"It's an open door to have a discussion because the technology and treatment potentials are so new," Cheng says. "There's a lot to learn."
It used to be that a doctor would ask a male patient about his family history, and if a mother had breast cancer at a young age, for example, and several other family members met the criteria for a genetic risk, then perhaps the patient had inherited a mutation in a cancer risk gene. But what to do next was unclear.
Now, doctors are taking men with a diagnosis of prostate cancer, sequencing their inherited DNA or their tumors, and finding out if they have mutations that could guide their treatment plan. For example, medications called PARP inhibitors have shown encouraging early results for men with a BRCA2 gene mutation and are now in clinical trials for treating prostate cancer.
"This is a new intersection because genetics has not been discussed in the context of care for men with prostate cancer that much," Cheng says. "This has changed practice because changes to national cancer guidelines have happened in less than five years. The change has happened so quickly that the field is not completely prepared for implementation and clinical logistics."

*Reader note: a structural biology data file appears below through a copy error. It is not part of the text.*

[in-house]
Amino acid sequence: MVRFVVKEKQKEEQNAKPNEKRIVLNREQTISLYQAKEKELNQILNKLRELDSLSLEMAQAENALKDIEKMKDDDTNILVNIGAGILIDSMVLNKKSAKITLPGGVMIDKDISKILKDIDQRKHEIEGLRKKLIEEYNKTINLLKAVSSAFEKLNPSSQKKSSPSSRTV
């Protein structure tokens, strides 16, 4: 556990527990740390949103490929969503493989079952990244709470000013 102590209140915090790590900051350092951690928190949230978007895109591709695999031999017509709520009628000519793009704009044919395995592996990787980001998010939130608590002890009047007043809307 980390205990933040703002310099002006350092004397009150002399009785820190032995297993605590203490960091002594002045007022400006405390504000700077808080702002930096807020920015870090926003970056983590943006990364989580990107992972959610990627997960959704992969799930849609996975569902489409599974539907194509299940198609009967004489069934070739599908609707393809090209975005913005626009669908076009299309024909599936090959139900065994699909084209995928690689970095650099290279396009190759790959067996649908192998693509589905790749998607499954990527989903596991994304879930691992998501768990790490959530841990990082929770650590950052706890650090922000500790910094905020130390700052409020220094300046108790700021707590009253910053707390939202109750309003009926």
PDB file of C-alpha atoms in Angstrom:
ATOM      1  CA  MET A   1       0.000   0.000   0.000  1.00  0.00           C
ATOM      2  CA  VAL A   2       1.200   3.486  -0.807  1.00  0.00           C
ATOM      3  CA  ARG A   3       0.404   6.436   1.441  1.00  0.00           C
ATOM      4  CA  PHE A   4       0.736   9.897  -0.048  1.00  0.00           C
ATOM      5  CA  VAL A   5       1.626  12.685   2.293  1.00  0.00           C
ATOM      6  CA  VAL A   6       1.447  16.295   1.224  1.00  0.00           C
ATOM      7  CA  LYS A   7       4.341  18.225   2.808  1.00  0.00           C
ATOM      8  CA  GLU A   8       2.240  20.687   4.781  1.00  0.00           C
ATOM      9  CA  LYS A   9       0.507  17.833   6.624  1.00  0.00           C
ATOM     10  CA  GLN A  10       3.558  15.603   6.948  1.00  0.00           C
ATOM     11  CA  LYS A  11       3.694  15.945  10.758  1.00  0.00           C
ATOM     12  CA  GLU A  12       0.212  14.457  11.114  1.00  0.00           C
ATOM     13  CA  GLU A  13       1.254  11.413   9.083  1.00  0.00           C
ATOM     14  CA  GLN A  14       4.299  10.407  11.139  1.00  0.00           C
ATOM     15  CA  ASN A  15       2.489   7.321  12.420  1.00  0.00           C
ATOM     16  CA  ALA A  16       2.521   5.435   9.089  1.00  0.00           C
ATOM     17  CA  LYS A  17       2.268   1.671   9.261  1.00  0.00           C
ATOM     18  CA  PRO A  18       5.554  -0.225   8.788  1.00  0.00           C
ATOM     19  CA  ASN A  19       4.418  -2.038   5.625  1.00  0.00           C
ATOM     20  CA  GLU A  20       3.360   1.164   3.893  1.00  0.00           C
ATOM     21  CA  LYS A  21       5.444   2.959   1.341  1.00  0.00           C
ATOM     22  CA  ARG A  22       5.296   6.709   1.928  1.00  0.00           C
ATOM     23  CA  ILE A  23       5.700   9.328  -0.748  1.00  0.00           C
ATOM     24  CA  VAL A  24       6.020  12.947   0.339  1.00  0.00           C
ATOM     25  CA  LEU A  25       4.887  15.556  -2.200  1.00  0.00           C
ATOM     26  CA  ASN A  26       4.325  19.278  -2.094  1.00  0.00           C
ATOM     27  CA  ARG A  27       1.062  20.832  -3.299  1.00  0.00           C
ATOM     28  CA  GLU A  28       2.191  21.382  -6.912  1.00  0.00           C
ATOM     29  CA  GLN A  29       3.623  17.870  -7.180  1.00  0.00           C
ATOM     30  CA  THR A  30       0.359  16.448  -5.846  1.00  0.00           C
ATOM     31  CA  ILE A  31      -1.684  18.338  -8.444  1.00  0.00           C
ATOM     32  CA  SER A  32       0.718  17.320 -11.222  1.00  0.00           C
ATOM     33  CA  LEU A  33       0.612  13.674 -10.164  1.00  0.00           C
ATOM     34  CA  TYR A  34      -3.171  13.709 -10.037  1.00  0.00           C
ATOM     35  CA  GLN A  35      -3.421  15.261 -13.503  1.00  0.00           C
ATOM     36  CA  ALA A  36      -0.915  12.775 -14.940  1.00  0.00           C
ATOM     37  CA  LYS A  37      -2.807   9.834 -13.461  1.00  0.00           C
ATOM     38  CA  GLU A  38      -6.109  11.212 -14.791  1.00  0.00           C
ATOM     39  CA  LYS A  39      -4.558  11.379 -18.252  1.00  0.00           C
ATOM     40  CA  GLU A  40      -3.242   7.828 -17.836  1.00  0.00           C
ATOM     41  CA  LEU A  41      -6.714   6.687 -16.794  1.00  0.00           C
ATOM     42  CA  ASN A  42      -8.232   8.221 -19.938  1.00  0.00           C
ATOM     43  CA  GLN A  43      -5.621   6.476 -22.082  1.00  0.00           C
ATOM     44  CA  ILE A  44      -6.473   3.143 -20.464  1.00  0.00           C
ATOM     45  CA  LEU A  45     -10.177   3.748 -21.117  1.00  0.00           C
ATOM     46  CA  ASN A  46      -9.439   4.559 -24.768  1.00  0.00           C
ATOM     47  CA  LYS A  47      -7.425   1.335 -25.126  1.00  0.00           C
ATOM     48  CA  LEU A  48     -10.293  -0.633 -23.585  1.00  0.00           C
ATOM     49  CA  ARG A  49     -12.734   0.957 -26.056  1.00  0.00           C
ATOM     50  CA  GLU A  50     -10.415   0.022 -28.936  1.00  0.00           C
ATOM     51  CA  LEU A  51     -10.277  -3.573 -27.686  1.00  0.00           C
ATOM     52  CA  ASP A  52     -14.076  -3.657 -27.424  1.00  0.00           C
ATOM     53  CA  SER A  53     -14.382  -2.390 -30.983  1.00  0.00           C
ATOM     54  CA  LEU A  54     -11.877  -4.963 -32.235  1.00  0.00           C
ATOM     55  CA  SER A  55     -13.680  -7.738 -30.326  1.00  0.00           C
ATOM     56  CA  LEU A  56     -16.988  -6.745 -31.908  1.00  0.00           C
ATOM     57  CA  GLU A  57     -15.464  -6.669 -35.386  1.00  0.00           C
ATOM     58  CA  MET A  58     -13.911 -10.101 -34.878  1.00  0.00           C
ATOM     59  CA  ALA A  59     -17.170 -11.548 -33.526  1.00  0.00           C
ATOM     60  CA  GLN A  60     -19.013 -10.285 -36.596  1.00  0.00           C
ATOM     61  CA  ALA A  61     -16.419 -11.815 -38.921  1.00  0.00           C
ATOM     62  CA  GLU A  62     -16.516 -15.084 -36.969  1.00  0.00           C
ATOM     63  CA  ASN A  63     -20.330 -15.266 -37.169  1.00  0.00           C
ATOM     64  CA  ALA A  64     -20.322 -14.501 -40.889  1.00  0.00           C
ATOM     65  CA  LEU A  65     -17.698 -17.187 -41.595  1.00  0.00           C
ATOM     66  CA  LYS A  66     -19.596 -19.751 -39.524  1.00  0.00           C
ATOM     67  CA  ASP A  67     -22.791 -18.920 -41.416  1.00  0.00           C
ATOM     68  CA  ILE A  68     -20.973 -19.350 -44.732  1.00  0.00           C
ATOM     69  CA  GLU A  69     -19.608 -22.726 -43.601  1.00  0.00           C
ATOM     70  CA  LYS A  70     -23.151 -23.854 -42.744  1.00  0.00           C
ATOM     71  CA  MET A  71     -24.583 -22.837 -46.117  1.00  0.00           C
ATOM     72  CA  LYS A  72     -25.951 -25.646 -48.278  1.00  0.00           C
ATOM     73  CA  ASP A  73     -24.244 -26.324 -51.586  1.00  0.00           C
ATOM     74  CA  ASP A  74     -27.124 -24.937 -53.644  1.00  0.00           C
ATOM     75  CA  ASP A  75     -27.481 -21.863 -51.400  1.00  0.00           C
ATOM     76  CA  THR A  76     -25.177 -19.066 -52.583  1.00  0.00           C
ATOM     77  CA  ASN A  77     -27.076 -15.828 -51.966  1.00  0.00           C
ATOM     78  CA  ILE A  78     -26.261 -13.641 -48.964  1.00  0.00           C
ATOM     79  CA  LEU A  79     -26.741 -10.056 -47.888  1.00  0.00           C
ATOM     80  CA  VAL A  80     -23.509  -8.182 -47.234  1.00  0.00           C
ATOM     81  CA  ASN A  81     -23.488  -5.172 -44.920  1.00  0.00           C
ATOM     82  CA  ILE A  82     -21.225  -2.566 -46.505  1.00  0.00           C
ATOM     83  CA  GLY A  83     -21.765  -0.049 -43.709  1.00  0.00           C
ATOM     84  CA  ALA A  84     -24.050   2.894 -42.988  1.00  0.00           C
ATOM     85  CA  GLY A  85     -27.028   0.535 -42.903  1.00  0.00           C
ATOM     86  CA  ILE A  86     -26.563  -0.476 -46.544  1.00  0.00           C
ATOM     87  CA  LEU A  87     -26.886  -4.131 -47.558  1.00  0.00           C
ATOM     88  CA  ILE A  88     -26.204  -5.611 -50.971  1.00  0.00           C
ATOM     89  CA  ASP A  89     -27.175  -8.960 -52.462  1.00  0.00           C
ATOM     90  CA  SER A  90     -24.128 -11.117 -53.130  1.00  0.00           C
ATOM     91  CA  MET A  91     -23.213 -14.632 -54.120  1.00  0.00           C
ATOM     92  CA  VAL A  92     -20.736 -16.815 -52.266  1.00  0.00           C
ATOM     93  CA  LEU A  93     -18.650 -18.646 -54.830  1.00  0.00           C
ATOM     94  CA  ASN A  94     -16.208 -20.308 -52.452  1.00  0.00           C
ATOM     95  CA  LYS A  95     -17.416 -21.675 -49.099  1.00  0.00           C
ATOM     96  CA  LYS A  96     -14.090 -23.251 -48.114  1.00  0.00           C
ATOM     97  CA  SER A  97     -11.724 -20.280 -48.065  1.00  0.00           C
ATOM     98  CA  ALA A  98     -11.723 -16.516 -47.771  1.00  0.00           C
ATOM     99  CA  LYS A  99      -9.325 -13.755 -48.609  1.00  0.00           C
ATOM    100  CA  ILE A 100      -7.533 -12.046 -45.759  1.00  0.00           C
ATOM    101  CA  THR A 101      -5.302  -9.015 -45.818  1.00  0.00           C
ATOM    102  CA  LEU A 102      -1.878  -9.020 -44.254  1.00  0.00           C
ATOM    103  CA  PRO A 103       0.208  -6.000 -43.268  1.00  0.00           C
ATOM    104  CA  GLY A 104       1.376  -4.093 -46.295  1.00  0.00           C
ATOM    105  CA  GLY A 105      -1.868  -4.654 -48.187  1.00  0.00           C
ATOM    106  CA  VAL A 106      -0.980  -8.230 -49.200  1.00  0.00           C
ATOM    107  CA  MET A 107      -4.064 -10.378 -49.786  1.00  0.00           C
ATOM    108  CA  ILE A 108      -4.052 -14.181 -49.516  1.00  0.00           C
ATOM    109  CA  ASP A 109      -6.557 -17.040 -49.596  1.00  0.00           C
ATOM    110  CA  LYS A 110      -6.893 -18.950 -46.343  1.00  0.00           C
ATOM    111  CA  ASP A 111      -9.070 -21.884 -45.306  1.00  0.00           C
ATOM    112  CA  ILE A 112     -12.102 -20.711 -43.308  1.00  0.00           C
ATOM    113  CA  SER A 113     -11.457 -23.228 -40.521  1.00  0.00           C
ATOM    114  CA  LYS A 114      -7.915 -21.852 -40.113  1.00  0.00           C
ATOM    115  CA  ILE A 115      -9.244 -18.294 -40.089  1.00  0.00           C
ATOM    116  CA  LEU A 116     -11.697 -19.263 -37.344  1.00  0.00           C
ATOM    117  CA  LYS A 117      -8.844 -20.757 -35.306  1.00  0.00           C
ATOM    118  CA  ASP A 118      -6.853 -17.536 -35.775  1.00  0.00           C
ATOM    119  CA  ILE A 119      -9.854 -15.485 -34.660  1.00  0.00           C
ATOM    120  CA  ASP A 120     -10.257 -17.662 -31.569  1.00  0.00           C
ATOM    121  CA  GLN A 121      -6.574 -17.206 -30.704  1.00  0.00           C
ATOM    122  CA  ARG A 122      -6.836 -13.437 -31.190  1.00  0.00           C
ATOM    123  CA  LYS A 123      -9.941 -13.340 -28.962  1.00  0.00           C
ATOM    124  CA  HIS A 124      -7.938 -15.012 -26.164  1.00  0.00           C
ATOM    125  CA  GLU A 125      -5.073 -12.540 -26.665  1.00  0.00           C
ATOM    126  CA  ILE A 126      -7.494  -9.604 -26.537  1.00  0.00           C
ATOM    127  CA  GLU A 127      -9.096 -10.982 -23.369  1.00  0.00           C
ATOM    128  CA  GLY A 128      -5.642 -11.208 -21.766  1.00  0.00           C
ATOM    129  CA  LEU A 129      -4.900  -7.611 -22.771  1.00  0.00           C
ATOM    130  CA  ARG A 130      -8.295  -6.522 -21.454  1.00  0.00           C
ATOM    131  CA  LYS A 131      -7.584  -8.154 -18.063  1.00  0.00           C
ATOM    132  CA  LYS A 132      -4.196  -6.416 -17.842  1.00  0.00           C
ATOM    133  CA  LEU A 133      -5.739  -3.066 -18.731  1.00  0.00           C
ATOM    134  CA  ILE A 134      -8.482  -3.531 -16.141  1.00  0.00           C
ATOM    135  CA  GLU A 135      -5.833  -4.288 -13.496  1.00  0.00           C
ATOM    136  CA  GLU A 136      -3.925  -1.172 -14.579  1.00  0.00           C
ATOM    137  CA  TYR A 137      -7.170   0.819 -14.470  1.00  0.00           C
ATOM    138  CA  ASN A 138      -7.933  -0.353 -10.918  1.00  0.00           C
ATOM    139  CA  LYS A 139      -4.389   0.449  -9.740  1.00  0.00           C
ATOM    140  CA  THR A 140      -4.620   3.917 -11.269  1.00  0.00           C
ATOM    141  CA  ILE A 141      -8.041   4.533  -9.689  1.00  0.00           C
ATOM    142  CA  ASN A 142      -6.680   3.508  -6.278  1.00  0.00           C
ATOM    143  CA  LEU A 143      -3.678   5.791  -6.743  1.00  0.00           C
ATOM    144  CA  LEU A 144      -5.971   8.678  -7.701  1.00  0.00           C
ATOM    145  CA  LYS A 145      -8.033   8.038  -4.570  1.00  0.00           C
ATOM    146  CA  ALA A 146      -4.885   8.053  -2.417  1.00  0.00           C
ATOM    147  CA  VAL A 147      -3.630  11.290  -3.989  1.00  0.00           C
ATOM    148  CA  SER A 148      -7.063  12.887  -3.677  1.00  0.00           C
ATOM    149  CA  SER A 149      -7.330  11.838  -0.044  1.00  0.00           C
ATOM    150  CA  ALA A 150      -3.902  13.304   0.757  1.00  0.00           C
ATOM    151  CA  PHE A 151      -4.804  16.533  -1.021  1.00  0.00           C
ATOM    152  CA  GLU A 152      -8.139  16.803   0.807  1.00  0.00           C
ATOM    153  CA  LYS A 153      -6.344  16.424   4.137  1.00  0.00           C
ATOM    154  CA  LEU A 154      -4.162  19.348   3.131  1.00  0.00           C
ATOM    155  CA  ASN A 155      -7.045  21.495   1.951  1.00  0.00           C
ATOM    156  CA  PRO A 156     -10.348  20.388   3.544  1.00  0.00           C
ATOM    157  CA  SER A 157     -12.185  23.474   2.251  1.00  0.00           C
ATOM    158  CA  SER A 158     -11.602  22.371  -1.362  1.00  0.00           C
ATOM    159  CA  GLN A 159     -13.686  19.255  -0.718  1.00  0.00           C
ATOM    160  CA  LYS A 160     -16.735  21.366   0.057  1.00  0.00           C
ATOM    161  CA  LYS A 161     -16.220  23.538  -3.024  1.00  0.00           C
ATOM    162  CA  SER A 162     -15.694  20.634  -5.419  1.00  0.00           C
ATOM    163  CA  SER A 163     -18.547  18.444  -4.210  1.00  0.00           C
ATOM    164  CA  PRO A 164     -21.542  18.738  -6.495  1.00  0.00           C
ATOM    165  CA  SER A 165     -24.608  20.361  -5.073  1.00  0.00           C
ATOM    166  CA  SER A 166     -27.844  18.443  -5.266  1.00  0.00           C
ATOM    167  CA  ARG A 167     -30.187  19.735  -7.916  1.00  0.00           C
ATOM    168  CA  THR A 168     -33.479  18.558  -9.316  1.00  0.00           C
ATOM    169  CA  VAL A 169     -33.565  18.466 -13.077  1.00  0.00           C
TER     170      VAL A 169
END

Another young investigator, New York University urologist and prostate cancer researcher Stacy Loeb, received her award at age 36 two years ago. She realized that no one had scientifically studied how patients are using crowdsourcing platforms like GoFundMe and YouCaring to raise money for their treatments. In her research, she found that there are many more campaigns for breast cancer and that they are more successful in crowdfunding than the prostate cancer campaigns.
"We have identified some gaps in advocacy and awareness for prostate cancer – fewer people know about it or discuss it, but it is a leading cause of death of U.S. men, so it is important to get more people aware," Loeb notes.
In fact, today the PCF releases data from a survey of more than 2,000 U.S. adults that reveals widespread ignorance about the disease. Two-thirds of respondents, for example, did not know that men with early stage prostate cancer experience no symptoms, and many were unaware that screening begins with a simple blood test.